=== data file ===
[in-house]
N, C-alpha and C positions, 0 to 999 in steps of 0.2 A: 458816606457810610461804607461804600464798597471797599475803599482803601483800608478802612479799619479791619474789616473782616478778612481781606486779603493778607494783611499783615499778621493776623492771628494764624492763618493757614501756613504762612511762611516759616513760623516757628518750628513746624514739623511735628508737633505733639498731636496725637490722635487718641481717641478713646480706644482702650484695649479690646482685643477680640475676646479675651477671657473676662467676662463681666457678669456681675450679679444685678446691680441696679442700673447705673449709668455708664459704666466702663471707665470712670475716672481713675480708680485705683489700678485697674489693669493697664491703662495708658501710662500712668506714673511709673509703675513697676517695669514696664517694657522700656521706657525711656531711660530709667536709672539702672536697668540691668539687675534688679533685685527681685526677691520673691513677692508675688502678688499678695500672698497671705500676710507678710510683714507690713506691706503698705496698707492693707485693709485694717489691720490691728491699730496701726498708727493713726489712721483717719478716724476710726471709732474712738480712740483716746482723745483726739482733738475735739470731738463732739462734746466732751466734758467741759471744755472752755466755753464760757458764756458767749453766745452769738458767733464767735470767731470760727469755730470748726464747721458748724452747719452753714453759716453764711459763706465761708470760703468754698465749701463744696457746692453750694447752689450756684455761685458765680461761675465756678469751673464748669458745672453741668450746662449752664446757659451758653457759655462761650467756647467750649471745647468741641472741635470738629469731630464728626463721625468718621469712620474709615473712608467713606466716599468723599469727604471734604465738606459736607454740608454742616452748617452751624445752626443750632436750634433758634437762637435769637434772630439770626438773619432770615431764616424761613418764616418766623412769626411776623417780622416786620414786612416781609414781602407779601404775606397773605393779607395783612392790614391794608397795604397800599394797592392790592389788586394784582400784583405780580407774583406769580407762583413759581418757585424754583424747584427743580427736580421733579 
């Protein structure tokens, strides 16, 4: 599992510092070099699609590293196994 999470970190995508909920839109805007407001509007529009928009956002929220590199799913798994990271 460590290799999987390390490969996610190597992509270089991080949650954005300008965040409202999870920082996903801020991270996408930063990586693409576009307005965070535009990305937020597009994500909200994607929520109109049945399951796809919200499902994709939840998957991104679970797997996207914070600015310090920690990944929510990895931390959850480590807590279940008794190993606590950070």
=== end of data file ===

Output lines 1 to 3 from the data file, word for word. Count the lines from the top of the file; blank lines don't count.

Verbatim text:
[in-house]
N, C-alpha and C positions, 0 to 999 in steps of 0.2 A: 458816606457810610461804607461804600464798597471797599475803599482803601483800608478802612479799619479791619474789616473782616478778612481781606486779603493778607494783611499783615499778621493776623492771628494764624492763618493757614501756613504762612511762611516759616513760623516757628518750628513746624514739623511735628508737633505733639498731636496725637490722635487718641481717641478713646480706644482702650484695649479690646482685643477680640475676646479675651477671657473676662467676662463681666457678669456681675450679679444685678446691680441696679442700673447705673449709668455708664459704666466702663471707665470712670475716672481713675480708680485705683489700678485697674489693669493697664491703662495708658501710662500712668506714673511709673509703675513697676517695669514696664517694657522700656521706657525711656531711660530709667536709672539702672536697668540691668539687675534688679533685685527681685526677691520673691513677692508675688502678688499678695500672698497671705500676710507678710510683714507690713506691706503698705496698707492693707485693709485694717489691720490691728491699730496701726498708727493713726489712721483717719478716724476710726471709732474712738480712740483716746482723745483726739482733738475735739470731738463732739462734746466732751466734758467741759471744755472752755466755753464760757458764756458767749453766745452769738458767733464767735470767731470760727469755730470748726464747721458748724452747719452753714453759716453764711459763706465761708470760703468754698465749701463744696457746692453750694447752689450756684455761685458765680461761675465756678469751673464748669458745672453741668450746662449752664446757659451758653457759655462761650467756647467750649471745647468741641472741635470738629469731630464728626463721625468718621469712620474709615473712608467713606466716599468723599469727604471734604465738606459736607454740608454742616452748617452751624445752626443750632436750634433758634437762637435769637434772630439770626438773619432770615431764616424761613418764616418766623412769626411776623417780622416786620414786612416781609414781602407779601404775606397773605393779607395783612392790614391794608397795604397800599394797592392790592389788586394784582400784583405780580407774583406769580407762583413759581418757585424754583424747584427743580427736580421733579 
């Protein structure tokens, strides 16, 4: 599992510092070099699609590293196994 999470970190995508909920839109805007407001509007529009928009956002929220590199799913798994990271 460590290799999987390390490969996610190597992509270089991080949650954005300008965040409202999870920082996903801020991270996408930063990586693409576009307005965070535009990305937020597009994500909200994607929520109109049945399951796809919200499902994709939840998957991104679970797997996207914070600015310090920690990944929510990895931390959850480590807590279940008794190993606590950070």